Did I mention that our new houseguest is a high-school student in Portland, Maine’s new magnet STEM (Science, Technology, Engineering, and Mathematics) school? Because we signed on as his legal guardians for the duration of his stay, we are privy to the email barrage that emanates from the school. When I read that he has an assignment to begin to imagine the applicability of his “pathway” to problem solving, I was alerted that someone had pre-determined what those problems might be, and, in his case, that he was to consider the problems of the ZIKA virus and coastal flooding.
The very day this assignment was delivered the news was full of the mistake that scientists made by inadvertently killing millions of bees in a broad scale eradication chemical flyover.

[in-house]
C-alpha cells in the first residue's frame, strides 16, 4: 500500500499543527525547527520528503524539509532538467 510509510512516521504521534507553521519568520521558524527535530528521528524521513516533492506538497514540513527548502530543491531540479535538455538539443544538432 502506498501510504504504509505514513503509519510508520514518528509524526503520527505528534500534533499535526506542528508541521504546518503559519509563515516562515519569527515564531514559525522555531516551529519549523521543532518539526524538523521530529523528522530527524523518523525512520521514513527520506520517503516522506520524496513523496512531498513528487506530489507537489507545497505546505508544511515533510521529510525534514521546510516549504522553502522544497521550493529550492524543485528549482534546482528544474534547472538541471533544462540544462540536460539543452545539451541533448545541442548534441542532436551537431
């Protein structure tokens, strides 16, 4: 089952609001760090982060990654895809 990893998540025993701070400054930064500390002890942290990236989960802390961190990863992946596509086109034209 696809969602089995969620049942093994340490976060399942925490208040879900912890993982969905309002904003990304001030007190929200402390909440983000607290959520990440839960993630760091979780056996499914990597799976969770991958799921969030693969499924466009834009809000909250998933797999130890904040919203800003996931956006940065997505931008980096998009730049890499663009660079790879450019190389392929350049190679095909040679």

When “Zac” (not his real name) got home, I asked him what his goals might be, and how he might envision the applicability of his education for the future.
He knew he was a good coder, loved the engineering of programming, and was acquiring the skills he needed to move on when the time came. OK. But—and here is the fun part—does he believe that there really is a tech fix for the problems of the world? And, how might he order his ideas for what those problems might be?
I have never been able to corroborate the citation that I read years ago, published by the American Academy of Arts & Sciences (read: “lobby group”), that 95 percent of Ph.D. graduates in the hard sciences wind up in defense department activity.
The suggestion was then, and is still argued today, that the Humanities are given short shrift and the war machine plows forward, sucking up the best and the brightest. When I mentioned this to “Zac,” and placed it within the context of the global competition that is always used as the incentive for developing more and better STEM programs, it gave him pause. We pondered how many of the world’s problems might be social, moral, and ethical as opposed to hard wired, or fixable by technical applications. There may not be an app for that!